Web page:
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Constraining alternative polarization states of gravitational waves from individual black hole binaries using pulsar timing arrays

O’Beirne, Logan and Cornish, Neil J. and Vigeland, Sarah J. and Taylor, Stephen R. (2019) Constraining alternative polarization states of gravitational waves from individual black hole binaries using pulsar timing arrays. Physical Review D, 99 (12). Art. No. 124039. ISSN 2470-0010. http://resolver.caltech.edu/CaltechAUTHORS:20190624-132503174

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Abstract

Pulsar timing arrays are sensitive to gravitational wave perturbations produced by individual supermassive black hole binaries during their early inspiral phase. Modified gravity theories allow for the emission of gravitational dipole radiation, which is enhanced relative to the quadrupole contribution for low orbital velocities, making the early inspiral an ideal regime to test for the presence of modified gravity effects. Using a theory-agnostic description of modified gravity theories based on the parametrized post-Einsteinian framework, we explore the possibility of detecting deviations from general relativity using simulated pulsar timing array data, and provide forecasts for the constraints that can be achieved. We generalize the enterprise pulsar timing software to account for possible additional polarization states and modifications to the phase evolution, and study how accurately the parameters of simulated signals can be recovered. We find that while a pure dipole model can partially recover a pure quadrupole signal, there is little possibility for confusion when the full model with all polarization states is used. With no signal present, and using noise levels comparable to those seen in contemporary arrays, we produce forecasts for the upper limits that can be placed on the amplitudes of alternative polarization modes as a function of the sky location of the source.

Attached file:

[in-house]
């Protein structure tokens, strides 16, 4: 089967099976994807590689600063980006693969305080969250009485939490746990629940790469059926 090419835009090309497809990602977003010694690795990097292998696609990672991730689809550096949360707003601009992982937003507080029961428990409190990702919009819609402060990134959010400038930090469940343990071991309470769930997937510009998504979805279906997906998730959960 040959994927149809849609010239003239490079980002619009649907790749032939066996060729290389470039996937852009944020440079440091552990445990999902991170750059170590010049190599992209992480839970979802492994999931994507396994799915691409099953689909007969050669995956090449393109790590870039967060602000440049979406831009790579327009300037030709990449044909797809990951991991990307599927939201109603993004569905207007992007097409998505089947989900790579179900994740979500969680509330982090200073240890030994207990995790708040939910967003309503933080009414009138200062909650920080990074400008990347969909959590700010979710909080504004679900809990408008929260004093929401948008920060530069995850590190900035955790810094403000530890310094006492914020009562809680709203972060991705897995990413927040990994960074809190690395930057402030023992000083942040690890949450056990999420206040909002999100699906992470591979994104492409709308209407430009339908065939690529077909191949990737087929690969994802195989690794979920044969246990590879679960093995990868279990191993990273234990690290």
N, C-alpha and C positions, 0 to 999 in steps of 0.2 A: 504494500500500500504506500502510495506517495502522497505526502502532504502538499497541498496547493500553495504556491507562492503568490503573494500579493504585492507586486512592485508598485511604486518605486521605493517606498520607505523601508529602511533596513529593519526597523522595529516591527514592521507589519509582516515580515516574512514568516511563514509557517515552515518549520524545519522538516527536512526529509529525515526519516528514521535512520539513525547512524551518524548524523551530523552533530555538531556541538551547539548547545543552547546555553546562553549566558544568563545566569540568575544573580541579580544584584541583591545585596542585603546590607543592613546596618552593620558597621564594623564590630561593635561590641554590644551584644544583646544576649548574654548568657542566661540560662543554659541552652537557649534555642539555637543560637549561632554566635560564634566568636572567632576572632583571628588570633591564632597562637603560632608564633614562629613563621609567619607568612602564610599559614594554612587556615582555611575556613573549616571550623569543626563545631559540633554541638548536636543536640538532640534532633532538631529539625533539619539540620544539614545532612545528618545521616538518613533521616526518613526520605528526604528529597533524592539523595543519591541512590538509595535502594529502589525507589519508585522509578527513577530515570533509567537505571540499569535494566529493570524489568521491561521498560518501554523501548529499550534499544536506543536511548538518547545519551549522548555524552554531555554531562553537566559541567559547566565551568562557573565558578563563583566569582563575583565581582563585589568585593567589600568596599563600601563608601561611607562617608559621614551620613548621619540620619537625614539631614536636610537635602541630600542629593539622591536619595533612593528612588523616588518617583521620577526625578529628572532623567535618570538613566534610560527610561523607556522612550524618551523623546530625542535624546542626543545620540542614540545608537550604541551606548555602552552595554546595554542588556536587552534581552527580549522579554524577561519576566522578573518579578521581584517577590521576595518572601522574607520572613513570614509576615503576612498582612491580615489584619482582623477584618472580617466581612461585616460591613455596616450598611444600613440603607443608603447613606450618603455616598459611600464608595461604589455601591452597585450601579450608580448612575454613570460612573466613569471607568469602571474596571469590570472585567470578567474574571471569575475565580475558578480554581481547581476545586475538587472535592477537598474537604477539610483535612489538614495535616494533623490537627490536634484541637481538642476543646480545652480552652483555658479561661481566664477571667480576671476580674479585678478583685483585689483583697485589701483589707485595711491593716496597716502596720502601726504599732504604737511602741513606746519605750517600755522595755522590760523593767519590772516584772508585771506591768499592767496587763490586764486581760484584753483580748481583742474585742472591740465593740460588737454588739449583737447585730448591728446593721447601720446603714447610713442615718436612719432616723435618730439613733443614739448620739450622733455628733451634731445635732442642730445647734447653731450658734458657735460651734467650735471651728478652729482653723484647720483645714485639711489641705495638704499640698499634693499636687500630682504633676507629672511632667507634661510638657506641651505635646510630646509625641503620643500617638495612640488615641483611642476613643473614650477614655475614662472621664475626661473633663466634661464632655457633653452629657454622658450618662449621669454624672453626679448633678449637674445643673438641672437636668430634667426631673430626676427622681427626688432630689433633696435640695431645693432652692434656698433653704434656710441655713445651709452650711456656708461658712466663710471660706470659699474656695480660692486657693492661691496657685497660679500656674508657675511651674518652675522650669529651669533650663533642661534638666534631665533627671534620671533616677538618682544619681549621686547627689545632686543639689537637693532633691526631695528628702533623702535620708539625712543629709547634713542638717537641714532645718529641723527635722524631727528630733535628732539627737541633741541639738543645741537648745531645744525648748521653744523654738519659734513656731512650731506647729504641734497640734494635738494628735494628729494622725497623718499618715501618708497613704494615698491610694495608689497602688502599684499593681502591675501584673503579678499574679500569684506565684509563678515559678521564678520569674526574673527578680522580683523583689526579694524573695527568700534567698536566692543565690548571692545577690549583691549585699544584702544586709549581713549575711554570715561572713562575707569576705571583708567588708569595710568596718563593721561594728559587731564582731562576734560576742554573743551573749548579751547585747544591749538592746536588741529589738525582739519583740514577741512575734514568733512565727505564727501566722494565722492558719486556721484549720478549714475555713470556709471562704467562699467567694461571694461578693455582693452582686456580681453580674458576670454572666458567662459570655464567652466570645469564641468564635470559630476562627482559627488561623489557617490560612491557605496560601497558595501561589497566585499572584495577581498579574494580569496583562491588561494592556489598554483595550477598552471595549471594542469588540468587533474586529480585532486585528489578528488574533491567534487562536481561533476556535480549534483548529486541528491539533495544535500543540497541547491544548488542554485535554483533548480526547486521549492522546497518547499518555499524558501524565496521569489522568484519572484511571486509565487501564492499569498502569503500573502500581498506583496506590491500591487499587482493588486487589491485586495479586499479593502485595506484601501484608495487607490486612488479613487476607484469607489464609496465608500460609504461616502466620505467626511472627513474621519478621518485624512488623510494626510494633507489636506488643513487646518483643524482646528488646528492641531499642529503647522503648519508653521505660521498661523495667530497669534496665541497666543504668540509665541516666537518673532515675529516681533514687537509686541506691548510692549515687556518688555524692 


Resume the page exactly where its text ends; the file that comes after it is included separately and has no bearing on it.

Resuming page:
Item Type:Article
Related URLs:
URLURL TypeDescription
https://doi.org/10.1103/physrevd.99.124039DOIArticle
https://arxiv.org/abs/1904.02744arXivDiscussion Paper
Additional Information:© 2019 American Physical Society. Received 4 April 2019; published 24 June 2019. We appreciate the support of the NSF Physics Frontiers Center Award No. PFC-1430284. We are grateful for computational resources provided by Leonard E. Parker Center for Gravitation, Cosmology and Astrophysics at the University of Wisconsin-Milwaukee, which are supported by NSF Grant No. 1626190. We thank Nicolás Yunes for helpful discussions.
Group:TAPIR
Funders:
Funding AgencyGrant Number
NSFPHY-1430284
NSFPHY-1626190
Record Number:CaltechAUTHORS:20190624-132503174
Persistent URL:http://resolver.caltech.edu/CaltechAUTHORS:20190624-132503174
Usage Policy:No commercial reproduction, distribution, display or performance rights in this work are provided.
ID Code:96669
Collection:CaltechAUTHORS
Deposited By: Tony Diaz
Deposited On:25 Jun 2019 17:55
Last Modified:25 Jun 2019 17:55

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